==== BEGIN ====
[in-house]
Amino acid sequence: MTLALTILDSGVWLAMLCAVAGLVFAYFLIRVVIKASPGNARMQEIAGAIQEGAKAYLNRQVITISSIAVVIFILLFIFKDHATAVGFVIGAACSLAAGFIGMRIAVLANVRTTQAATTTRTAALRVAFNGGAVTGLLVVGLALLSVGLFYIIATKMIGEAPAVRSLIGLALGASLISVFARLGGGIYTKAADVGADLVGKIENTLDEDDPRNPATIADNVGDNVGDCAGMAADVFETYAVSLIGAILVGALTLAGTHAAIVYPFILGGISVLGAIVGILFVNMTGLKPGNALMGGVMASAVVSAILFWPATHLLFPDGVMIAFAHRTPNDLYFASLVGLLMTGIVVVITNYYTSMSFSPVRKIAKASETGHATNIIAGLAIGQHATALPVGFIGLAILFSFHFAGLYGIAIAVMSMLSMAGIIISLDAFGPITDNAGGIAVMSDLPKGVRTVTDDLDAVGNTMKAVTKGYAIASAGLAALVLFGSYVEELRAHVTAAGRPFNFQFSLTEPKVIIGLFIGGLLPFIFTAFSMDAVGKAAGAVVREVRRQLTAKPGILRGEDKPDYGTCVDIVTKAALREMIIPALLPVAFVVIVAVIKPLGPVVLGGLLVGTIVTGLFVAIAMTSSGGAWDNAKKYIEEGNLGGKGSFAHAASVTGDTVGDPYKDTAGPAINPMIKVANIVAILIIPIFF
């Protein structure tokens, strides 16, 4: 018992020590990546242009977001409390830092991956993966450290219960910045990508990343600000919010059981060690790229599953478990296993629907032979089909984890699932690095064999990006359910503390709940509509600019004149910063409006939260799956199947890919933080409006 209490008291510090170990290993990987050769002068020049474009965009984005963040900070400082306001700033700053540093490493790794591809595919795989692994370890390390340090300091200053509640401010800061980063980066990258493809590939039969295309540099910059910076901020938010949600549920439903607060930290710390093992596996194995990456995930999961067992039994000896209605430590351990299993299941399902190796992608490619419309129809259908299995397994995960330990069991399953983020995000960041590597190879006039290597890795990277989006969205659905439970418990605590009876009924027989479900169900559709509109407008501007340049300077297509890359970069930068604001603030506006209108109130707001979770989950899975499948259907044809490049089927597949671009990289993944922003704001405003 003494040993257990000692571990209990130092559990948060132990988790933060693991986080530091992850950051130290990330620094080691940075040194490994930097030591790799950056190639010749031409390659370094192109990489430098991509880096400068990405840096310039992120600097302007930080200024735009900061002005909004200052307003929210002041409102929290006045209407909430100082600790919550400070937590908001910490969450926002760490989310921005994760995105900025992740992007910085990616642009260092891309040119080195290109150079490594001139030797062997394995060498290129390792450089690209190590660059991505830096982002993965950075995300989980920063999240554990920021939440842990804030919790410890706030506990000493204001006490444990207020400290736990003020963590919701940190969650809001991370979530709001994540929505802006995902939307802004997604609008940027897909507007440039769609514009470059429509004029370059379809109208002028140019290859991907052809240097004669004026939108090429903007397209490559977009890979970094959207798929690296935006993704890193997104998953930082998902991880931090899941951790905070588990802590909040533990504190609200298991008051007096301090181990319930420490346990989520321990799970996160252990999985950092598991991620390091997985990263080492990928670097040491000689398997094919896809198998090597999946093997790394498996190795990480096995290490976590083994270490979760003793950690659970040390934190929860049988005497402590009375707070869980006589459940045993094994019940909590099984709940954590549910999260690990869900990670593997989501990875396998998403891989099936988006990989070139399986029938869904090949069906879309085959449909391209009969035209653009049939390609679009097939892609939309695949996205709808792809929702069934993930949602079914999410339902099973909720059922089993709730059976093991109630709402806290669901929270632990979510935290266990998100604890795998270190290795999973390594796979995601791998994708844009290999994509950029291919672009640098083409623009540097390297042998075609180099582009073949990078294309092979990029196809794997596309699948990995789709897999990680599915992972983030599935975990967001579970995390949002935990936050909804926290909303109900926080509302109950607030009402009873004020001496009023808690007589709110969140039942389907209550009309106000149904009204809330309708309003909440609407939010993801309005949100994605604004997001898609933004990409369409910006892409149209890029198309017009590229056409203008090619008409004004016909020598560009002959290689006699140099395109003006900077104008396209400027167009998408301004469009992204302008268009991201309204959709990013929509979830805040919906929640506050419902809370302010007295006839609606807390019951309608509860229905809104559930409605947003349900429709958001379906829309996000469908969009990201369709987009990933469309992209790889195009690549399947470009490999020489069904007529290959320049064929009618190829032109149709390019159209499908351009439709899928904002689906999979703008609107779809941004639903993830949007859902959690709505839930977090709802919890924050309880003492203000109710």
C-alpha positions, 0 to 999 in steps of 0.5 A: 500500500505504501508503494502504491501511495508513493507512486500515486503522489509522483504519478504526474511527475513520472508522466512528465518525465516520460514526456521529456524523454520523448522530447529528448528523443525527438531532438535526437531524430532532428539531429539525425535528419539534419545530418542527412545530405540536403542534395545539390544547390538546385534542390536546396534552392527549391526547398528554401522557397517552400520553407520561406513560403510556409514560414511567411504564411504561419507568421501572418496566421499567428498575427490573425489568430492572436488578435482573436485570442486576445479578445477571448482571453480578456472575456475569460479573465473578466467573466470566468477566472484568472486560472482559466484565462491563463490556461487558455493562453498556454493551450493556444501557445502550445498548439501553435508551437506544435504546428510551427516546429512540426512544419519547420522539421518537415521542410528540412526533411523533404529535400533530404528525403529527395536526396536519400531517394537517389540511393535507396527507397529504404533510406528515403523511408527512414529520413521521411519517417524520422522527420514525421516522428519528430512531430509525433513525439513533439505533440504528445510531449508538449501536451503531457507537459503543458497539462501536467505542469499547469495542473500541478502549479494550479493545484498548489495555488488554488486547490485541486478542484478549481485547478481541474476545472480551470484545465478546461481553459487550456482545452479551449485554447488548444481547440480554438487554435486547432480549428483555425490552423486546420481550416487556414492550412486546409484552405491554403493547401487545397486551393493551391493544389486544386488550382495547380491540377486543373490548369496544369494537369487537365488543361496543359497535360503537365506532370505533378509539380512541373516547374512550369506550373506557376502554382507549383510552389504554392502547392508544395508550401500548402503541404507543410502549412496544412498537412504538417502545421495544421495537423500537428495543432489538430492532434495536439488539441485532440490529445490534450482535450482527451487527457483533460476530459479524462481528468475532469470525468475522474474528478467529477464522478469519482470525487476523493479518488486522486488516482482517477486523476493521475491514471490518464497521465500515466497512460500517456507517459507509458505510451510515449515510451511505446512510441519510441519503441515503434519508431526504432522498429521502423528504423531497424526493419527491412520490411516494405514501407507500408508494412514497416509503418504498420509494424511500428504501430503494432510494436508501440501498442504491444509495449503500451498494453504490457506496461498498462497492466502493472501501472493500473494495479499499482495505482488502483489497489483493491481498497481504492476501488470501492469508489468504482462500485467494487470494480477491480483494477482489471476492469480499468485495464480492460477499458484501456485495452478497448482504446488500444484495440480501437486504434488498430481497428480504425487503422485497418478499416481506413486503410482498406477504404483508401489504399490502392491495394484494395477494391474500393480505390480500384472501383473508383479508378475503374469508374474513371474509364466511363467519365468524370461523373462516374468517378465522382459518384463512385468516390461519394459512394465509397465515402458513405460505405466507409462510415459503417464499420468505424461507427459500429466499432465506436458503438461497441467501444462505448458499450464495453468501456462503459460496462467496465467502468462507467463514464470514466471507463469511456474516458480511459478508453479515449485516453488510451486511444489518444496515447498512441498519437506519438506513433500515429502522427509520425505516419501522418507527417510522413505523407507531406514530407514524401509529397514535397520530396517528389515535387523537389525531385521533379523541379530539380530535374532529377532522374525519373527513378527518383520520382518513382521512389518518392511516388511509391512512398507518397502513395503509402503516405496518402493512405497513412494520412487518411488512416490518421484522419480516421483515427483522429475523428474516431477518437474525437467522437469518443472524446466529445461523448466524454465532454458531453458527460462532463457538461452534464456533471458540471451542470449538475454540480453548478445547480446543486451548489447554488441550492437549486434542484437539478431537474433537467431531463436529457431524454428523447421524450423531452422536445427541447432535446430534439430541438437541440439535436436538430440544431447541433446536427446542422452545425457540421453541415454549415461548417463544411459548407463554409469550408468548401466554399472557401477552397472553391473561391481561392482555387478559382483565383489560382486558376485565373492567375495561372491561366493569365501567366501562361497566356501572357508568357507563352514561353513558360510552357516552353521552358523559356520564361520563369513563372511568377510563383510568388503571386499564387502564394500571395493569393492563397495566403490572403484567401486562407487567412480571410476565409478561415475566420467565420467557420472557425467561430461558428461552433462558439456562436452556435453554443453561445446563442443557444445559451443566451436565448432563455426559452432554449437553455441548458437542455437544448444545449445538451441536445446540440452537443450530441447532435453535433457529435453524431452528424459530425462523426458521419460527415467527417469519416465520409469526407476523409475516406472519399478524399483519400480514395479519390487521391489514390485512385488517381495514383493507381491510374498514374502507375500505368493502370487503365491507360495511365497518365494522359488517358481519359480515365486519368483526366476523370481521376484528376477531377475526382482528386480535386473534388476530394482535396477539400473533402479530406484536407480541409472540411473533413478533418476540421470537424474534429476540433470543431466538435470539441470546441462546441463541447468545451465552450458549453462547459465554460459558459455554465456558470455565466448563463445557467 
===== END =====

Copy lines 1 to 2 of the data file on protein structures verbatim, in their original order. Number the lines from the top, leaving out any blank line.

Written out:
[in-house]
Amino acid sequence: MTLALTILDSGVWLAMLCAVAGLVFAYFLIRVVIKASPGNARMQEIAGAIQEGAKAYLNRQVITISSIAVVIFILLFIFKDHATAVGFVIGAACSLAAGFIGMRIAVLANVRTTQAATTTRTAALRVAFNGGAVTGLLVVGLALLSVGLFYIIATKMIGEAPAVRSLIGLALGASLISVFARLGGGIYTKAADVGADLVGKIENTLDEDDPRNPATIADNVGDNVGDCAGMAADVFETYAVSLIGAILVGALTLAGTHAAIVYPFILGGISVLGAIVGILFVNMTGLKPGNALMGGVMASAVVSAILFWPATHLLFPDGVMIAFAHRTPNDLYFASLVGLLMTGIVVVITNYYTSMSFSPVRKIAKASETGHATNIIAGLAIGQHATALPVGFIGLAILFSFHFAGLYGIAIAVMSMLSMAGIIISLDAFGPITDNAGGIAVMSDLPKGVRTVTDDLDAVGNTMKAVTKGYAIASAGLAALVLFGSYVEELRAHVTAAGRPFNFQFSLTEPKVIIGLFIGGLLPFIFTAFSMDAVGKAAGAVVREVRRQLTAKPGILRGEDKPDYGTCVDIVTKAALREMIIPALLPVAFVVIVAVIKPLGPVVLGGLLVGTIVTGLFVAIAMTSSGGAWDNAKKYIEEGNLGGKGSFAHAASVTGDTVGDPYKDTAGPAINPMIKVANIVAILIIPIFF